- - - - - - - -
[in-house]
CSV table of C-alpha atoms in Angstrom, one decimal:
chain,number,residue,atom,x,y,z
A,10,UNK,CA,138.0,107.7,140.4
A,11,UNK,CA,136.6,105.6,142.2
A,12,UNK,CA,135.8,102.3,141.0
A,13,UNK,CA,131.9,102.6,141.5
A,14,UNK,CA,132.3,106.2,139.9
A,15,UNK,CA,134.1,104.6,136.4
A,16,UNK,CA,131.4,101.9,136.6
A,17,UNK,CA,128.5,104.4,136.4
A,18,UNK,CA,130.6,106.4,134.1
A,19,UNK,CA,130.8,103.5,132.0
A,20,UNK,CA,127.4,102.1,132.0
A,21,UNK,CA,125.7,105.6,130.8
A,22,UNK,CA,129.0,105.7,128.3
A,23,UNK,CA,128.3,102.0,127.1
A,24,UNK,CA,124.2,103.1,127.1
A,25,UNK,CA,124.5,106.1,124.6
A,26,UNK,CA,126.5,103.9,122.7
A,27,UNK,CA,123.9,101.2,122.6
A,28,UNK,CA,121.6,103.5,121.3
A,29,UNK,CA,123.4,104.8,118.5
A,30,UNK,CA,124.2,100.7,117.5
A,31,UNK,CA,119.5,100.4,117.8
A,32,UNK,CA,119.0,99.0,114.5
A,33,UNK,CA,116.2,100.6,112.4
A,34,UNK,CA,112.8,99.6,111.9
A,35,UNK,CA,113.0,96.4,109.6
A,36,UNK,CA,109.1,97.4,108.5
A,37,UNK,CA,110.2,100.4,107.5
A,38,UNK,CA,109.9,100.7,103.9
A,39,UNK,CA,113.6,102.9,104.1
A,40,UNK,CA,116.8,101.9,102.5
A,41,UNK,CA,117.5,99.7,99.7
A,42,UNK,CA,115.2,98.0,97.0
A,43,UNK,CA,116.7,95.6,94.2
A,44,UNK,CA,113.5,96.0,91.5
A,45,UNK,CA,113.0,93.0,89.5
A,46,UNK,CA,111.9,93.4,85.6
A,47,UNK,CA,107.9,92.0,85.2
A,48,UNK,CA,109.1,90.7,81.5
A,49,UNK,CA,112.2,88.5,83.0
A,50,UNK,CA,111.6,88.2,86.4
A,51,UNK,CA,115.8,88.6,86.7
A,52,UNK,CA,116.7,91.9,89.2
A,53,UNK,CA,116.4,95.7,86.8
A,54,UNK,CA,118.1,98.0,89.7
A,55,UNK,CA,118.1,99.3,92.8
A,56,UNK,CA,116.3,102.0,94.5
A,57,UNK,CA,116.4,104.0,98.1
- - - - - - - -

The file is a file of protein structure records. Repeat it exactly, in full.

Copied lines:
[in-house]
CSV table of C-alpha atoms in Angstrom, one decimal:
chain,number,residue,atom,x,y,z
A,10,UNK,CA,138.0,107.7,140.4
A,11,UNK,CA,136.6,105.6,142.2
A,12,UNK,CA,135.8,102.3,141.0
A,13,UNK,CA,131.9,102.6,141.5
A,14,UNK,CA,132.3,106.2,139.9
A,15,UNK,CA,134.1,104.6,136.4
A,16,UNK,CA,131.4,101.9,136.6
A,17,UNK,CA,128.5,104.4,136.4
A,18,UNK,CA,130.6,106.4,134.1
A,19,UNK,CA,130.8,103.5,132.0
A,20,UNK,CA,127.4,102.1,132.0
A,21,UNK,CA,125.7,105.6,130.8
A,22,UNK,CA,129.0,105.7,128.3
A,23,UNK,CA,128.3,102.0,127.1
A,24,UNK,CA,124.2,103.1,127.1
A,25,UNK,CA,124.5,106.1,124.6
A,26,UNK,CA,126.5,103.9,122.7
A,27,UNK,CA,123.9,101.2,122.6
A,28,UNK,CA,121.6,103.5,121.3
A,29,UNK,CA,123.4,104.8,118.5
A,30,UNK,CA,124.2,100.7,117.5
A,31,UNK,CA,119.5,100.4,117.8
A,32,UNK,CA,119.0,99.0,114.5
A,33,UNK,CA,116.2,100.6,112.4
A,34,UNK,CA,112.8,99.6,111.9
A,35,UNK,CA,113.0,96.4,109.6
A,36,UNK,CA,109.1,97.4,108.5
A,37,UNK,CA,110.2,100.4,107.5
A,38,UNK,CA,109.9,100.7,103.9
A,39,UNK,CA,113.6,102.9,104.1
A,40,UNK,CA,116.8,101.9,102.5
A,41,UNK,CA,117.5,99.7,99.7
A,42,UNK,CA,115.2,98.0,97.0
A,43,UNK,CA,116.7,95.6,94.2
A,44,UNK,CA,113.5,96.0,91.5
A,45,UNK,CA,113.0,93.0,89.5
A,46,UNK,CA,111.9,93.4,85.6
A,47,UNK,CA,107.9,92.0,85.2
A,48,UNK,CA,109.1,90.7,81.5
A,49,UNK,CA,112.2,88.5,83.0
A,50,UNK,CA,111.6,88.2,86.4
A,51,UNK,CA,115.8,88.6,86.7
A,52,UNK,CA,116.7,91.9,89.2
A,53,UNK,CA,116.4,95.7,86.8
A,54,UNK,CA,118.1,98.0,89.7
A,55,UNK,CA,118.1,99.3,92.8
A,56,UNK,CA,116.3,102.0,94.5
A,57,UNK,CA,116.4,104.0,98.1